The drive into Waikiki from the Honolulu Airport takes us first along the city’s notoriously clogged freeways, victims initially of bad design and later an undercalculated influx of people and cars. Stopping, then going, crawling then picking up speed, the torture-device boredom of automobile travel finally sedates us and we sink further, into the cacophony of Waikiki itself, along the streets of which there is no sign of the ocean, only a concrete and brick milieu that could easily stand in for the business district of a mid-sized Midwestern city, Hermes and Chanel stores and throttling crowds notwithstanding. I have seen nothing so far to indicate the Hawaii that people gush about. So far, this isn’t paradise, it’s just more America.
The van turns into an entrance, to what is not exactly clear. Buildings still loom on all sides with a very modern confidence, as if we are on just another of the city’s hectic streets. We ride past a 39-story, 1,600-room Sheraton. Just beyond it, finally, the grounds of the Royal Hawaiian Hotel stand almost as if in hiding, preserved as they have been for eight decades, tucked in at the end of the way through a low-slung gate, the passage to the other side of which feels like the switch from black and white to color; an amusement park ride into what Waikiki might have been, or less likely, what it once was.
What it once was: among other things, the place where Joan Didion wrote one of her best sentences. “We are here in this island in the middle of the Pacific in lieu of filing for divorce.” It’s worth pointing out that this sentence all on its own has sent many practical people into the throes of a writing career. The essay that contains it, “In the Islands,” covers Hawaii more broadly, its history and its problems, but it’s the passages in which Didion considers her more personal memories of Hawaii that make the essay transcendent. It’s these passages that in the early years of the millennium hooked a fumbling grad student on Joan Didion’s coolly devastating prose and then, by natural extension, on the places from which it sprang.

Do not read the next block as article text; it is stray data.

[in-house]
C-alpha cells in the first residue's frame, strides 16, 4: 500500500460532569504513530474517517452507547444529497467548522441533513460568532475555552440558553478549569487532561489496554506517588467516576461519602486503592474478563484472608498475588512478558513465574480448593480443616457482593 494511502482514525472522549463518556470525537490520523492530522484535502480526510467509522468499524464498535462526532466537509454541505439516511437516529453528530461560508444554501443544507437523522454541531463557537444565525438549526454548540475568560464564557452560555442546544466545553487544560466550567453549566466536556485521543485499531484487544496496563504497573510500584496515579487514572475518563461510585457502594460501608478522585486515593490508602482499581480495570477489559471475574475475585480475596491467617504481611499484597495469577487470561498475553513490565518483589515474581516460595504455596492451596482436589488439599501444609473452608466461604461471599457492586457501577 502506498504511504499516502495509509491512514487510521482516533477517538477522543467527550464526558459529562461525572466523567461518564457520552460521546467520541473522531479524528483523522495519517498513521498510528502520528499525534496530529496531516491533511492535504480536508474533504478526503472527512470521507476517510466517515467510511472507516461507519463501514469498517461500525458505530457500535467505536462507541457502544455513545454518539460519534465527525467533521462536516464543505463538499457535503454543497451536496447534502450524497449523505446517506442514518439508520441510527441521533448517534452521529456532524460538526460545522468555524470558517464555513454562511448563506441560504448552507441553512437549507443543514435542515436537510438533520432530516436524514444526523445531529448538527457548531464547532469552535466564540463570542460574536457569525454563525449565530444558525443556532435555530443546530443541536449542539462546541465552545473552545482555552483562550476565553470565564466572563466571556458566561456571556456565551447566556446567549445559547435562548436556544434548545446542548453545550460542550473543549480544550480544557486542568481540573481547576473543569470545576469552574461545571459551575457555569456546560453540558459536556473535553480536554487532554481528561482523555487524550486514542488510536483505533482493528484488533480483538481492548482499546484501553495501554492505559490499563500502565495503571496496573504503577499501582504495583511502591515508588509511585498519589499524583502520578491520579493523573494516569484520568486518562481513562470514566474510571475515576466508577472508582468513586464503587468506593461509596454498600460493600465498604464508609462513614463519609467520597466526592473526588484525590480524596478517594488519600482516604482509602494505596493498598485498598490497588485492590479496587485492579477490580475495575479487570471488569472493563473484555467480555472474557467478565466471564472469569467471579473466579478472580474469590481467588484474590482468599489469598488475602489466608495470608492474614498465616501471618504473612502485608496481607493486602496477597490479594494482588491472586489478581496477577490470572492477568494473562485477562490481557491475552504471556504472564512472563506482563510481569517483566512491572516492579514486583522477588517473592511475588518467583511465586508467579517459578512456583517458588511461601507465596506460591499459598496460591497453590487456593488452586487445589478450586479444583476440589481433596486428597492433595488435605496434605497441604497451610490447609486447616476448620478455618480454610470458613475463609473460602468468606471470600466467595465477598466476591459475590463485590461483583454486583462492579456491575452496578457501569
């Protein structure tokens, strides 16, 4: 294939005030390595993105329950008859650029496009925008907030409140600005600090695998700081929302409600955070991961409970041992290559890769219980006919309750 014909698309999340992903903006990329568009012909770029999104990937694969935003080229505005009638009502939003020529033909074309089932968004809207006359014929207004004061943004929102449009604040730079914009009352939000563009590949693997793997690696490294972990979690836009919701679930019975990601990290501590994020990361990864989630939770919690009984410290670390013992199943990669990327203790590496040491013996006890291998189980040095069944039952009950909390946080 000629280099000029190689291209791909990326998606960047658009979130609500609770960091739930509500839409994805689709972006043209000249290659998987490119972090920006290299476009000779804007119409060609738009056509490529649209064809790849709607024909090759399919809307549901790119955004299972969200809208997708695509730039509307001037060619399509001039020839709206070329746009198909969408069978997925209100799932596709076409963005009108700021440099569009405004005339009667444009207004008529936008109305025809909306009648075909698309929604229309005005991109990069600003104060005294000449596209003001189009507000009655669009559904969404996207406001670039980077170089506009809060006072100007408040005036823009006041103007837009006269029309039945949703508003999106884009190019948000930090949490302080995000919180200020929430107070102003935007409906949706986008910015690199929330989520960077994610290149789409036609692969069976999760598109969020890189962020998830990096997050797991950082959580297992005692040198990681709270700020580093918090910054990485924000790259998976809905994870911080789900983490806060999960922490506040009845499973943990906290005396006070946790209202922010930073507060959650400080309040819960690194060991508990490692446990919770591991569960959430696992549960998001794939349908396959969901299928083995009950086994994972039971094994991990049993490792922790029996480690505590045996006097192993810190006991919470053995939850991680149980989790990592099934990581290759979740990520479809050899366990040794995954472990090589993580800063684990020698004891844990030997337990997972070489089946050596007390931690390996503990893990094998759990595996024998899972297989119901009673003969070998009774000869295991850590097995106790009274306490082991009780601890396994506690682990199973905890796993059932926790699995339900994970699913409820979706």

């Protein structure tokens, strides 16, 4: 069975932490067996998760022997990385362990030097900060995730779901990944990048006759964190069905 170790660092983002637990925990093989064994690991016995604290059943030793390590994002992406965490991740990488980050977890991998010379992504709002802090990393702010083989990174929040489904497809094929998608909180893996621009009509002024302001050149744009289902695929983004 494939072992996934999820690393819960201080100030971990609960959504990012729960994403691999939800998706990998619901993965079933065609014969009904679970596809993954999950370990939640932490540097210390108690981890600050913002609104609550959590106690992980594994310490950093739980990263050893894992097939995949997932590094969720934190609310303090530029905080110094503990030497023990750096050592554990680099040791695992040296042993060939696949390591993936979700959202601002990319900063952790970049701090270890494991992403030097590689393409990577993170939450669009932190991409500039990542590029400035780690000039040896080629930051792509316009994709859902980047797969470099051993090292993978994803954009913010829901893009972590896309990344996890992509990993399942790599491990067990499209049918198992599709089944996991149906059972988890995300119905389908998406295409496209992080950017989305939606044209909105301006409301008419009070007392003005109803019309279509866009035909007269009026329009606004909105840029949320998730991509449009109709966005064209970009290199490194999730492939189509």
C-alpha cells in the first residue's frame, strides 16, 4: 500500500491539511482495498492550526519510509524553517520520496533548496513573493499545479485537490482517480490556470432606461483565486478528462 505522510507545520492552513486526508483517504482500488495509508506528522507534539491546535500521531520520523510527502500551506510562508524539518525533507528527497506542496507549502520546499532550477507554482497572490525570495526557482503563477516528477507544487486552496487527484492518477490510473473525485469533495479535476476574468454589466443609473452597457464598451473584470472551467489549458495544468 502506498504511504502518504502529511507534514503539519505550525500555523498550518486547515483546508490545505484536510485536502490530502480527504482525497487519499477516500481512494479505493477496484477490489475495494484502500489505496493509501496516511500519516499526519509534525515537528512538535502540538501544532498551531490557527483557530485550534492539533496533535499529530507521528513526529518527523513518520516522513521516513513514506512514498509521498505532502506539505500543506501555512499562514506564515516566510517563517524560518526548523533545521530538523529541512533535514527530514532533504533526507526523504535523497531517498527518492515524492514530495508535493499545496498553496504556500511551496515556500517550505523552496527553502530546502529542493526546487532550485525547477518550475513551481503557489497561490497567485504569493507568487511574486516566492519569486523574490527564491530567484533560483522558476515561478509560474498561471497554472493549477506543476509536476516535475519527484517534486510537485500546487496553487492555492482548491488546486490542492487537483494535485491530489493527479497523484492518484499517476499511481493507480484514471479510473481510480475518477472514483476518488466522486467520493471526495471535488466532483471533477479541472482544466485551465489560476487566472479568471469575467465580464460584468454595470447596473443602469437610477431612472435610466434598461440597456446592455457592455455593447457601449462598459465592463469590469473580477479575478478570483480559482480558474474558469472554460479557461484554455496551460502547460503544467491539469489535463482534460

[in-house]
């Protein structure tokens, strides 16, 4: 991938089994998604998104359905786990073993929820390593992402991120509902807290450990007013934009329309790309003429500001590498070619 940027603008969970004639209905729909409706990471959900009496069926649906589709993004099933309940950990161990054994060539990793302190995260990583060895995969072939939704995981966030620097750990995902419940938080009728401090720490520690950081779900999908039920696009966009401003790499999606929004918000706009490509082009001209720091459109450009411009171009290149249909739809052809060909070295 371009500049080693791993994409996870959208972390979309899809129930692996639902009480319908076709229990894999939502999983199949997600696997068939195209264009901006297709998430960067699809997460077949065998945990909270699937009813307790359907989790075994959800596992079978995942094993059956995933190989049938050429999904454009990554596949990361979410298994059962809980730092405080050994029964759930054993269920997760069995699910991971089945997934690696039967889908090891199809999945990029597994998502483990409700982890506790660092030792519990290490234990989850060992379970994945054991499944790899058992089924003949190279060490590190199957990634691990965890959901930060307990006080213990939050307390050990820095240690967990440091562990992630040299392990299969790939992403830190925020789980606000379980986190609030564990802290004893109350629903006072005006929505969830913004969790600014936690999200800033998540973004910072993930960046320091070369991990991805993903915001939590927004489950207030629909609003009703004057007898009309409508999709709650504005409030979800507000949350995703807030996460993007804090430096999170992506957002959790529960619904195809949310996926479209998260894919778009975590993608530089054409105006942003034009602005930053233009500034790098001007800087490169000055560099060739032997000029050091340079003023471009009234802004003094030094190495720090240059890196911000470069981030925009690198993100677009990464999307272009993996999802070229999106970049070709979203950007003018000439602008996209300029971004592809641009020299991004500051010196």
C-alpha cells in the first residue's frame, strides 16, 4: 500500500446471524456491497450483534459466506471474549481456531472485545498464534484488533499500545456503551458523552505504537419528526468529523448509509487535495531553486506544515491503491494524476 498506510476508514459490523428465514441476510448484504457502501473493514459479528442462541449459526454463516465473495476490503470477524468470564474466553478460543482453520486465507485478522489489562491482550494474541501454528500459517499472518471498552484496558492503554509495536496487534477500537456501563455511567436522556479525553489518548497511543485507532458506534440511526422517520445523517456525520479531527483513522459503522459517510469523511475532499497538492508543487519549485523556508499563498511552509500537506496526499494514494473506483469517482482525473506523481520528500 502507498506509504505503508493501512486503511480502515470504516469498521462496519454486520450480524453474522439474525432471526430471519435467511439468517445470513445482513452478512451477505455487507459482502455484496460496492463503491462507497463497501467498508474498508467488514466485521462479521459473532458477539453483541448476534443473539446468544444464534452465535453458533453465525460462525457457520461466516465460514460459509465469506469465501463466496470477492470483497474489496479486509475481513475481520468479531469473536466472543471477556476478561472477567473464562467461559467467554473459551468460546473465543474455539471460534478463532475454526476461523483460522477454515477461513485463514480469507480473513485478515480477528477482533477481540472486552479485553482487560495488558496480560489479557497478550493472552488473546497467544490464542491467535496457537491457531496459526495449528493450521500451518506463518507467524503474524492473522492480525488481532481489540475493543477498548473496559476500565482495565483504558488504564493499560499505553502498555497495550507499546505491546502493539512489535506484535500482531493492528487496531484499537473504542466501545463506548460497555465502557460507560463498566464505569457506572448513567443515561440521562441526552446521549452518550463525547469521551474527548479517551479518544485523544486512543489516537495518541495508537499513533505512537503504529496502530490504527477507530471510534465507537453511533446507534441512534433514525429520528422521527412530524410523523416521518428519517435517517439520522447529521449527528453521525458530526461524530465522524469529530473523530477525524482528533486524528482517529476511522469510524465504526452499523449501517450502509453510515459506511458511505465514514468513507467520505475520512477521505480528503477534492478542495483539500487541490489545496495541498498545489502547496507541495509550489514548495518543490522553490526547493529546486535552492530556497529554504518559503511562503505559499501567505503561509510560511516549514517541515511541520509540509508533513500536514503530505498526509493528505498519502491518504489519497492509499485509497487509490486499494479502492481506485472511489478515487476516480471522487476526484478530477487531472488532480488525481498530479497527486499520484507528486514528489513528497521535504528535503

And so it’s these passages that lead my boyfriend and me, years later and on the final night of a trip to Hawaii otherwise spent avoiding Waikiki, to book a room at the Royal Hawaiian. We get a deal because of a family connection at Starwood, the corporation which now owns the hotel. I tell the connection I have my heart set on a room in the old original building. Won’t be a problem, she says. Everyone wants to be in the new tower.
At check-in, while waiting an unreasonably long time considering the room prices, we take in the open-air lobby, which some executive at some point during some renovation acknowledged would not be improved by air conditioning. The outdoors are right there, streaming in through a line of enormous arched doorways that make me think of 19th century Europeans in Africa, gin and tonics in buildings made of materials that are cool to the touch. Our turn comes up and, in what seems to be the current fashion for high-end resorts, we approach not a counter but an extravagant desk, where we sit down across from an attendant. For no reason that we are aware of, we are upgraded to a suite. We will learn only later that it has no ocean views.
From her own room on some eerie afternoon in some other decade, Didion was “watching the long translucent curtains billow in the trade wind and trying to put [her] life back together.” Today, those windows open only a couple inches, and the Royal Hawaiian is no longer an appropriate backdrop for that kind of crisis. After a brief attempt at recreating the billowing, I opt to leave the windows shut, submitting to a climate control that no executive would have vetoed and that negates the splendid things Hawaiian air does to a person’s hair and skin. This is no crisis, of course. There is no crisis of any kind, and that I feel the absence of one speaks to a tendency to maybe romanticize the wrong things.